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Title: A comparative study on the effectiveness of herbal extracts vs 2.5% benzoyl peroxide in the treatment of mild to moderate acne vulgaris
Authors: Lubtikulthum P.
Kamanamool N.
Udompataikul M.
Keywords: benzoyl peroxide
herbaceous agent
scagel acne spot
benzoyl peroxide
dermatological agent
plant extract
acne vulgaris
burning sensation
comparative study
controlled study
Dermatology Life Quality Index
drug efficacy
drug safety
major clinical study
medication compliance
papular rash
patient compliance
patient satisfaction
priority journal
randomized controlled trial
skin edema
skin irritation
treatment outcome
acne vulgaris
quality of life
severity of illness index
young adult
Acne Vulgaris
Benzoyl Peroxide
Dermatologic Agents
Medication Adherence
Patient Satisfaction
Plant Extracts
Quality of Life
Severity of Illness Index
Treatment Outcome
Young Adult
Issue Date: 2019
Abstract: Background: Although there is a standard guideline for the treatment of acne, it is still a common skin disease, and suboptimal medication adherence is a major reason for treatment failure. Herbal extracts are an interesting alternative medicine because they consist of a variety of active ingredients. Moreover, herbal extracts may have improved therapeutic efficacy because of the combination of various herbs. Objectives: To evaluate the effectiveness of herbal extracts for the treatment of mild to moderate acne vulgaris. Methods: A total of 77 patients were randomized to receive either an herbal extract or 2.5% benzoyl peroxide, which were applied for a period of 12 weeks. Acne lesion counts, adherence, porphyrin counts, the Dermatology Life Quality Index, satisfaction and side effects were assessed. Result: At the 12-week point, the acne lesion counts decreased, with statistically significant differences from the baseline values in both groups and for all types of acne (P-value < 0.001). The adherence rate was significantly higher in the patients using the herbal extract than in the patients using 2.5% benzoyl peroxide (P-value = 0.002). There was no statistically significant difference in terms of porphyrin counts, spot scores, the Dermatology Life Quality Index or satisfaction with efficacy between the groups; however, satisfaction with drug administration was significantly higher in the patients using the herbal extract (P-value = 0.001). Conclusion: Herbal extracts could be beneficial for anti-acne pharmaceutical preparations and may be used as an alternative medicine for patients with mild to moderate acne vulgaris who do not adhere to benzoyl peroxide treatment. © 2019 Wiley Periodicals, Inc.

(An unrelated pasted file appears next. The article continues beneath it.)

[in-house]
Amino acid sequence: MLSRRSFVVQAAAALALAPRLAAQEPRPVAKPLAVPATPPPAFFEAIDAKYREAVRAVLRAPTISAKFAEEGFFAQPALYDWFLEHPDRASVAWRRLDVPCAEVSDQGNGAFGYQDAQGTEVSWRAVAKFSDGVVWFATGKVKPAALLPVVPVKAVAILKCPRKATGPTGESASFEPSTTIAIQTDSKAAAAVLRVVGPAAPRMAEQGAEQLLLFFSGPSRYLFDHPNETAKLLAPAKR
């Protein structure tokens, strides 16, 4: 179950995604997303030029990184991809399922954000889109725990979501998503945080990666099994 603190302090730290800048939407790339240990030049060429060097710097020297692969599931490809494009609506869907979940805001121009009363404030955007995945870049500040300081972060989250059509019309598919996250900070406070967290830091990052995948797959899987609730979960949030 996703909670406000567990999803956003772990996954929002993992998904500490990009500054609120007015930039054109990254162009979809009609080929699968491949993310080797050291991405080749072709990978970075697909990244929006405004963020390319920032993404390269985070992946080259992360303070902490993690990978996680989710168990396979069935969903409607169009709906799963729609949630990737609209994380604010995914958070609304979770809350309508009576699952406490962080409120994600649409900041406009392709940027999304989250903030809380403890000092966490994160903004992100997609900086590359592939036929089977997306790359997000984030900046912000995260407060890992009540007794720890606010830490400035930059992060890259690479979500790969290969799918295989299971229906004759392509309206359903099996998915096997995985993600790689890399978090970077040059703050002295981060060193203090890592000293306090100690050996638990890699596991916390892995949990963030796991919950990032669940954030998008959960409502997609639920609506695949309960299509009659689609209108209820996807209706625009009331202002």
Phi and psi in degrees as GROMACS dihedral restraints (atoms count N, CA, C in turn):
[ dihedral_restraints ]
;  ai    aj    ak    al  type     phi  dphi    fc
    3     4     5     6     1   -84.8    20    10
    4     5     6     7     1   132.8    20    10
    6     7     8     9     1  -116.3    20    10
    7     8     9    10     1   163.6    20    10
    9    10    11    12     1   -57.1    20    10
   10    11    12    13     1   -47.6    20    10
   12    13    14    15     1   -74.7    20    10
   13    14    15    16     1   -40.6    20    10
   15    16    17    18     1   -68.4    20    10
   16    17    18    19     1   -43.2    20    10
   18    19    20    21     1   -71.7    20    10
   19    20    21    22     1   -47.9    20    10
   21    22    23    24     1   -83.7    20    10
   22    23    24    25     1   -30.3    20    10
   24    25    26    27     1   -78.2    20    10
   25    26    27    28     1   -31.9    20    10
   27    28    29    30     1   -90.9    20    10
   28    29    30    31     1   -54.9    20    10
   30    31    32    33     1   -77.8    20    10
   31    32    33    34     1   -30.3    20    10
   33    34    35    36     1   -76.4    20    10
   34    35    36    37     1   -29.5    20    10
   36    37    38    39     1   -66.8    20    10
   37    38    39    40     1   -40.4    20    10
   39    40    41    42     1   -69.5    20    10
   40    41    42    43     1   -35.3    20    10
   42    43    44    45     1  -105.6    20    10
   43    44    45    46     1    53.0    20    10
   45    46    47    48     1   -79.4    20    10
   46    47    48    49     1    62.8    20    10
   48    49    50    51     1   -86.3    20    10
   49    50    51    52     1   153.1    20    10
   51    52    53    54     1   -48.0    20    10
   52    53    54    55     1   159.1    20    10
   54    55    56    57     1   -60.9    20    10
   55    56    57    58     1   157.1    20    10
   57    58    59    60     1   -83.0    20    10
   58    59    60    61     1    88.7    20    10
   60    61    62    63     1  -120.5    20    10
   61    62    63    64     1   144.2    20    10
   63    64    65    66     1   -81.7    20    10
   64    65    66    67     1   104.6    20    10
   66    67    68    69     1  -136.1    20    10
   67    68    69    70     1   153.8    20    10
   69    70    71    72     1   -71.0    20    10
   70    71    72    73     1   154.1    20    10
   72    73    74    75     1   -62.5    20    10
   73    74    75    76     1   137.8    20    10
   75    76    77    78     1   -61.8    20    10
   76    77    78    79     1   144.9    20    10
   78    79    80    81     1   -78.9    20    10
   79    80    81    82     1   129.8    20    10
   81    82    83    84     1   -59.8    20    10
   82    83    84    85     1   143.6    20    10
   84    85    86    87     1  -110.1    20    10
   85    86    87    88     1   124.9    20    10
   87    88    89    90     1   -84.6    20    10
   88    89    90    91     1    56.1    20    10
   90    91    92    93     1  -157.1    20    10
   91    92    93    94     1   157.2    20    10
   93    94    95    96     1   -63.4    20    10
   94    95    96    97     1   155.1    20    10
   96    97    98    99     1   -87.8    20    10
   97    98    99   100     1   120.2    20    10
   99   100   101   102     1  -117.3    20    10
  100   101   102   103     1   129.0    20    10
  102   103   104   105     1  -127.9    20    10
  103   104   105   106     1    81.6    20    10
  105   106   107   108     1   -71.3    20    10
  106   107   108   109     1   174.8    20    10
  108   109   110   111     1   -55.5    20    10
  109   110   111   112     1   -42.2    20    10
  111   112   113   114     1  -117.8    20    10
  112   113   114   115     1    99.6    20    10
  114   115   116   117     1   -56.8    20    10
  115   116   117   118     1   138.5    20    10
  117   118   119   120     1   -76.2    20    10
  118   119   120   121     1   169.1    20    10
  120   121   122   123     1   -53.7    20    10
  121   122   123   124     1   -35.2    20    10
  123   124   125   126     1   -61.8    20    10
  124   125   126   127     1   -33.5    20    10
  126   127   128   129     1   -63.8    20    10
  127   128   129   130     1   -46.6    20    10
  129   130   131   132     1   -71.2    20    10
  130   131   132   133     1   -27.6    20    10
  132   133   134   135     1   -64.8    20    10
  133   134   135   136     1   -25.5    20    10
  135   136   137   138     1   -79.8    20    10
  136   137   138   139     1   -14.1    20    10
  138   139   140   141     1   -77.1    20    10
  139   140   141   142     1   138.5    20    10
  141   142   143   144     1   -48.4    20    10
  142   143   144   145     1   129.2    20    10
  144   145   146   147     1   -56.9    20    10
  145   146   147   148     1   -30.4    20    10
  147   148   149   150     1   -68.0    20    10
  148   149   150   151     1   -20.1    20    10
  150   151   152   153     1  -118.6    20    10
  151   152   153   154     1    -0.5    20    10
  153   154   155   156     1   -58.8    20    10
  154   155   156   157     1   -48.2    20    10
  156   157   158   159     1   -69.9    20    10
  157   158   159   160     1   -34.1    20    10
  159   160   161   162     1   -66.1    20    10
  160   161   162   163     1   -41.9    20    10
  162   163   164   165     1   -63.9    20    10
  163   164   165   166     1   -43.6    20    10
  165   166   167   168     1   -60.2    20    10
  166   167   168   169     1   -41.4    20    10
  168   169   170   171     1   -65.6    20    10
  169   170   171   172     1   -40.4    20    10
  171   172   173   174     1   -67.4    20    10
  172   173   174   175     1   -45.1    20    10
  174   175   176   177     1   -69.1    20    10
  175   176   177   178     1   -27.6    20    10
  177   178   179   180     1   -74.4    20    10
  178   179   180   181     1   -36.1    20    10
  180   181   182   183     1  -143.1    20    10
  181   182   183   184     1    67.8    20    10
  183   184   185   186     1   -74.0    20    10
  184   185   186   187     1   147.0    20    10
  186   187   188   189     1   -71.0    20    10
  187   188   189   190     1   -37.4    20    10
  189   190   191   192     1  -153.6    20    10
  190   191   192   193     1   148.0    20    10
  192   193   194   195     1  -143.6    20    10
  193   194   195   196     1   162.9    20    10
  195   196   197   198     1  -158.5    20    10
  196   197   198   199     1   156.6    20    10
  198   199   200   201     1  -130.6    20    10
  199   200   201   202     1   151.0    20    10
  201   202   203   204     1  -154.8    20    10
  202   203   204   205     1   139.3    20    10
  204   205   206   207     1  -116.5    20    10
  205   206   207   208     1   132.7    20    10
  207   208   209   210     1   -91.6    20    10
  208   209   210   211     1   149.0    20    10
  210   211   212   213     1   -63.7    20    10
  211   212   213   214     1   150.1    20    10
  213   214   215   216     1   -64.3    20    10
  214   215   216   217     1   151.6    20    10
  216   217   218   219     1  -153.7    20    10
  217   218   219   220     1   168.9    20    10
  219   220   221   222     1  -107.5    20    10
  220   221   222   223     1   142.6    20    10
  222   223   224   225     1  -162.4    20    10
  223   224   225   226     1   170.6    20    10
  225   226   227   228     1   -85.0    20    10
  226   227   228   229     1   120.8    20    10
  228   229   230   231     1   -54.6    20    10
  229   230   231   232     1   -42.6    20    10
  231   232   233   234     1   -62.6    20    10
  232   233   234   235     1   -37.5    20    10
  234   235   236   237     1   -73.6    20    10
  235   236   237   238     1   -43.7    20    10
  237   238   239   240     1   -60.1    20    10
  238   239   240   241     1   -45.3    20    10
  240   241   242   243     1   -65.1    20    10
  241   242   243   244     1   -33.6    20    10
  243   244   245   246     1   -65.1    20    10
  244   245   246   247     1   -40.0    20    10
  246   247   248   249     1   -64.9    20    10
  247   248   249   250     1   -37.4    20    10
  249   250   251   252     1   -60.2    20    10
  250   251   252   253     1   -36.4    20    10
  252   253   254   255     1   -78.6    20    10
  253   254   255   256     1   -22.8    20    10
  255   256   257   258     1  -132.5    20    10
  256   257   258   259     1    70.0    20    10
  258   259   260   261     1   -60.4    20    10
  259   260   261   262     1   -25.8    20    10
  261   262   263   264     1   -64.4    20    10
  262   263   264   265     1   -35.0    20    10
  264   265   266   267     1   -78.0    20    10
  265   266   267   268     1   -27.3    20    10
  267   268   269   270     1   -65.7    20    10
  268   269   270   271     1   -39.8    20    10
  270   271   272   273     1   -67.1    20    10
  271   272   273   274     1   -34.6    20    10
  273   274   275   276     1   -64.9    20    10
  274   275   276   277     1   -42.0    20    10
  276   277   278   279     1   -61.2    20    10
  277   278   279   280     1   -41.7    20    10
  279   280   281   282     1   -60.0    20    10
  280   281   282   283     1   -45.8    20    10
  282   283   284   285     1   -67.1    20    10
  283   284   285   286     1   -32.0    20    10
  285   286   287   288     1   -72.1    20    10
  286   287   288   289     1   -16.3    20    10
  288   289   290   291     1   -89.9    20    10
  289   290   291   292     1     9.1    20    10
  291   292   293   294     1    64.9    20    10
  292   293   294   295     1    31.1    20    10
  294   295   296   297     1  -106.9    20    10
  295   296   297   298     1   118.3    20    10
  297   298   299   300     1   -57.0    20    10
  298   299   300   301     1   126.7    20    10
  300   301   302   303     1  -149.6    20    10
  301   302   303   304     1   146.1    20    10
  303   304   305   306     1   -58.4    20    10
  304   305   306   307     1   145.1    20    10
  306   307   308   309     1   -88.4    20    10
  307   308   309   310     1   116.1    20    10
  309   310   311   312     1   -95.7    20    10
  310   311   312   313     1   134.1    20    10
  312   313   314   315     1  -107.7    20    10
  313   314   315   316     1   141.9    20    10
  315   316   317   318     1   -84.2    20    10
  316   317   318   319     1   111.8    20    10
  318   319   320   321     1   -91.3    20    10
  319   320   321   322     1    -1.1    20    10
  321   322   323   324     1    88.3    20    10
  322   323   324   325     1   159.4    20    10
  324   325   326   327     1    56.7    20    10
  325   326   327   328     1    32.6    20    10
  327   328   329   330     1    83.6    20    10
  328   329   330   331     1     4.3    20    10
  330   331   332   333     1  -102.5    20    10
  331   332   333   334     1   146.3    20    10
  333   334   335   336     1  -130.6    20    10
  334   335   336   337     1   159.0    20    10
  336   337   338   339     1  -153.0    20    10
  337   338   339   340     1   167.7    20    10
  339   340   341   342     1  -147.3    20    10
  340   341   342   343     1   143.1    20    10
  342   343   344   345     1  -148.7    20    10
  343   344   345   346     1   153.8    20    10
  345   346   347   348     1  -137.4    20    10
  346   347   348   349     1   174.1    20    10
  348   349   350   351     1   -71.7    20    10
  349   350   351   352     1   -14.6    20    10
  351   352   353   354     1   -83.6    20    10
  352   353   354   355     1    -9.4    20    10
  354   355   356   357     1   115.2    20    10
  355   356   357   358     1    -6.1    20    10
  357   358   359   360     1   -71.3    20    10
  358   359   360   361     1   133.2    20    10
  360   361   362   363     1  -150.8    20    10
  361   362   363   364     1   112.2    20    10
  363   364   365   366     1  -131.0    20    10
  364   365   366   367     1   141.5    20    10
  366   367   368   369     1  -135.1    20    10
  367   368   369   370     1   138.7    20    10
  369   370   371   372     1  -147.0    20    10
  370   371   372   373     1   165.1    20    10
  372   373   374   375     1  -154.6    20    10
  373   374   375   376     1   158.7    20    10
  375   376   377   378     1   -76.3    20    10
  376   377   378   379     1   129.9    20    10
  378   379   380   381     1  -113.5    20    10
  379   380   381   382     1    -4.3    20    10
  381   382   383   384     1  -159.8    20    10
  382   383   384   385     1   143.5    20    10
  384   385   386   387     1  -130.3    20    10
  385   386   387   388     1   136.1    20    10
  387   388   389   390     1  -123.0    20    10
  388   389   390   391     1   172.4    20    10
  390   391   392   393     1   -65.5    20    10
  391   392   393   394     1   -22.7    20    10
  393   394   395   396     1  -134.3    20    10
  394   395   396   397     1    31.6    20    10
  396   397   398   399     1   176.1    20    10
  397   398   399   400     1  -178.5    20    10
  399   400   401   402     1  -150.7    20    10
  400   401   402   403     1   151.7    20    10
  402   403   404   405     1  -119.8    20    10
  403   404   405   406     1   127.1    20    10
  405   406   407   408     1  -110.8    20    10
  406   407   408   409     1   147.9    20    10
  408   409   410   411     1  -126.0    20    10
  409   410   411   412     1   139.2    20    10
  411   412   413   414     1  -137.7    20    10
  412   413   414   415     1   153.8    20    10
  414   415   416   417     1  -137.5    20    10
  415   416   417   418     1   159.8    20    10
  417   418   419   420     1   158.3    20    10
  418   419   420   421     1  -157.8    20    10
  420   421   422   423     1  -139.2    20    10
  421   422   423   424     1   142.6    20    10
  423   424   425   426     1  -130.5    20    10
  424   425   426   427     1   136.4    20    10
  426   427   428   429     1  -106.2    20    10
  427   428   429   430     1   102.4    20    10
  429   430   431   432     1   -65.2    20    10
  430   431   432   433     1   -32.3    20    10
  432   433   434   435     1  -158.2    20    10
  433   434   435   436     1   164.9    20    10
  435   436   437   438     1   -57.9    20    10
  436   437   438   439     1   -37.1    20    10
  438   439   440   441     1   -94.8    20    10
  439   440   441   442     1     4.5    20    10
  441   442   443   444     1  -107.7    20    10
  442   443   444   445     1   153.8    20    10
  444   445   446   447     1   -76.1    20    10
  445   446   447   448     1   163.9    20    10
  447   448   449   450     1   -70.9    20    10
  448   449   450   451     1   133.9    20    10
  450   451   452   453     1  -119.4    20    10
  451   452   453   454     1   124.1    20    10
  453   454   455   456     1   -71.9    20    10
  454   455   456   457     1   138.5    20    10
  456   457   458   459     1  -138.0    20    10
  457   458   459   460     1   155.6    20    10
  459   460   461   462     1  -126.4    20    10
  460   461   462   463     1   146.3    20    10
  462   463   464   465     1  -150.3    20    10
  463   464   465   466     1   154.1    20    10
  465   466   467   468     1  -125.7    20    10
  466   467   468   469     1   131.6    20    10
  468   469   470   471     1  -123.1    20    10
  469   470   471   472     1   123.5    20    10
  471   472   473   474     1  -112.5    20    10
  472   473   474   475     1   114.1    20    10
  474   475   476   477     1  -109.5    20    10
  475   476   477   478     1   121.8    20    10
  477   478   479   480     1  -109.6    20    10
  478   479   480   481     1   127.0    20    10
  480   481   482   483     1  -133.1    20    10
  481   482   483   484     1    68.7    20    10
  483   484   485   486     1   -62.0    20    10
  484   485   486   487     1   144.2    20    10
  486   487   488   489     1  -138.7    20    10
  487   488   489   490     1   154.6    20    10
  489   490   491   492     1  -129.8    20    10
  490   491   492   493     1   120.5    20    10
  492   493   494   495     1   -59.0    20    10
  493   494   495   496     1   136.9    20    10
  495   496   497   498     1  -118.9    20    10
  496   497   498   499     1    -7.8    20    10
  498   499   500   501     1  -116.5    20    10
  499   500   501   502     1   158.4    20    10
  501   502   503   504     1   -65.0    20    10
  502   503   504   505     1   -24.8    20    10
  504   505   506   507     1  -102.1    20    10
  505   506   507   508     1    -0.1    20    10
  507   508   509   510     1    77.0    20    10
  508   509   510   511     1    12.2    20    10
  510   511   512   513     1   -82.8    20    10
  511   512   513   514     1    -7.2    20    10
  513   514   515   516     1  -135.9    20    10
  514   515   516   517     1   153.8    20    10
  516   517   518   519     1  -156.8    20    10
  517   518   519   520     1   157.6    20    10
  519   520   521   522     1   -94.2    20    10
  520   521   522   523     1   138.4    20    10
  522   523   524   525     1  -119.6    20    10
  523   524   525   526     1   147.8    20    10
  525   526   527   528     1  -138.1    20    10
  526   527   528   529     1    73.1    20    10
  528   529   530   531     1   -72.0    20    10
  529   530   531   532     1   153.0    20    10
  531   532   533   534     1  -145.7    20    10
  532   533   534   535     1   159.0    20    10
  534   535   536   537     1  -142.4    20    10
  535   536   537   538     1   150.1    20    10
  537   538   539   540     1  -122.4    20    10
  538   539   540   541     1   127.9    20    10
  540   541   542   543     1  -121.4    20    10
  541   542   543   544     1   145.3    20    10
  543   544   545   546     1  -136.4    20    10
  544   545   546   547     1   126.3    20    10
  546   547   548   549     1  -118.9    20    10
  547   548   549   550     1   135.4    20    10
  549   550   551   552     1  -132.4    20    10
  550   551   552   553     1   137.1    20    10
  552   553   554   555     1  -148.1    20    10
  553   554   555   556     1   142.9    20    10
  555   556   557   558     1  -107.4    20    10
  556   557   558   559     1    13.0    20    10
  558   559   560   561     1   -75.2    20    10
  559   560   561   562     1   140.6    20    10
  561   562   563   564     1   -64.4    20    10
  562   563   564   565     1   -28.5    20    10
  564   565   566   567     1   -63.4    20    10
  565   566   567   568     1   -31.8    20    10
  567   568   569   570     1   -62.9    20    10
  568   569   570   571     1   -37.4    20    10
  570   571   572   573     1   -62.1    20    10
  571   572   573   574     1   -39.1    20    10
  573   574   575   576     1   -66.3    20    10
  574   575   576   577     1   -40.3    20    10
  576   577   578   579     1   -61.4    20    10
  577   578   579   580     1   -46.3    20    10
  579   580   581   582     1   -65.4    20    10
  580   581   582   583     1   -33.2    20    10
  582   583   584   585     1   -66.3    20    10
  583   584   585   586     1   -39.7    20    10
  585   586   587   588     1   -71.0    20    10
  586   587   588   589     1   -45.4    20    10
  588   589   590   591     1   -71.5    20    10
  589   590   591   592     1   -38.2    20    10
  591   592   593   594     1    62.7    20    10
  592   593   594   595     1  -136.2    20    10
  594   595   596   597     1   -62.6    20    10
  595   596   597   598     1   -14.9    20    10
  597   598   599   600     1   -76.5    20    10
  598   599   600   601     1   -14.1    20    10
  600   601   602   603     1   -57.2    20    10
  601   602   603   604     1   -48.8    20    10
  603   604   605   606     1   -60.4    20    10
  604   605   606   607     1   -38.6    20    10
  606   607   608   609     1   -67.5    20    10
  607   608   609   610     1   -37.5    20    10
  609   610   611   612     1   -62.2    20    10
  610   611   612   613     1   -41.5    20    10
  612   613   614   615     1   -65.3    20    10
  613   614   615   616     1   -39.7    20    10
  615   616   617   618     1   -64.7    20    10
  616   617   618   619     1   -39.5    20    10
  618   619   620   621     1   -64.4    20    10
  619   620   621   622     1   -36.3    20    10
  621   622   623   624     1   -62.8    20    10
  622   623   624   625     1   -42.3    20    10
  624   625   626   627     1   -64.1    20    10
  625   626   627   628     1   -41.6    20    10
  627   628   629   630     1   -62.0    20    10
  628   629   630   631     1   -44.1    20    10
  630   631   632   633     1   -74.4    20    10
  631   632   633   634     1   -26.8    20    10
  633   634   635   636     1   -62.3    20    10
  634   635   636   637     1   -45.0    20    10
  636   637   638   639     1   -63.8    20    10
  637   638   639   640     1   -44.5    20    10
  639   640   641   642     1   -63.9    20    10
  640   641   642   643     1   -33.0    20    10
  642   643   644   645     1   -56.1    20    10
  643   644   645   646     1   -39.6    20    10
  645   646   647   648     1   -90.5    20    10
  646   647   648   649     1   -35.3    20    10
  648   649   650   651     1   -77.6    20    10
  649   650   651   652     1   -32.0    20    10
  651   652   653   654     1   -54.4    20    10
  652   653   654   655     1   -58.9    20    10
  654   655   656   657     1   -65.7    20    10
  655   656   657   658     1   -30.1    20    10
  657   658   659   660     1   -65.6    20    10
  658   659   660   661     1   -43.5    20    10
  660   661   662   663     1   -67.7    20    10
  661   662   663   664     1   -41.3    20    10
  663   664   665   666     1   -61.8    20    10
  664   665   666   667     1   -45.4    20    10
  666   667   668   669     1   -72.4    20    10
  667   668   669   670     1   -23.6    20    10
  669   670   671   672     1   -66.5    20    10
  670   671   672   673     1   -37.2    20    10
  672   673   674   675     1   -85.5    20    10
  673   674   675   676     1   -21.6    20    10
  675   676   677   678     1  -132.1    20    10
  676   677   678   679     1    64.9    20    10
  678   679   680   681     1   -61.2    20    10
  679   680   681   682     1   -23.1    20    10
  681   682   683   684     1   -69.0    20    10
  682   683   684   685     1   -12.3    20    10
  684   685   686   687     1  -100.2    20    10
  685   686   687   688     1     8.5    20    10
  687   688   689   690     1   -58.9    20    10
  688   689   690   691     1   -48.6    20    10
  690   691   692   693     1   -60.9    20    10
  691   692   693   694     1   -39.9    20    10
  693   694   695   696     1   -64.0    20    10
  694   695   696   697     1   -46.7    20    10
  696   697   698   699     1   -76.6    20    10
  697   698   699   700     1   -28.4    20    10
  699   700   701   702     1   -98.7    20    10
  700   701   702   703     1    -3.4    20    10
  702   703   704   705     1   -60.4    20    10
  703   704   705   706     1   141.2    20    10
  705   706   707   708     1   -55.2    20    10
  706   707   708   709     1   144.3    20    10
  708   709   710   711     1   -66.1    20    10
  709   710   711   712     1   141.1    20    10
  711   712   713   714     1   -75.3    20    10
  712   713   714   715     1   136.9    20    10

ISSN: 14732130
Appears in Collections:Scopus 1983-2021

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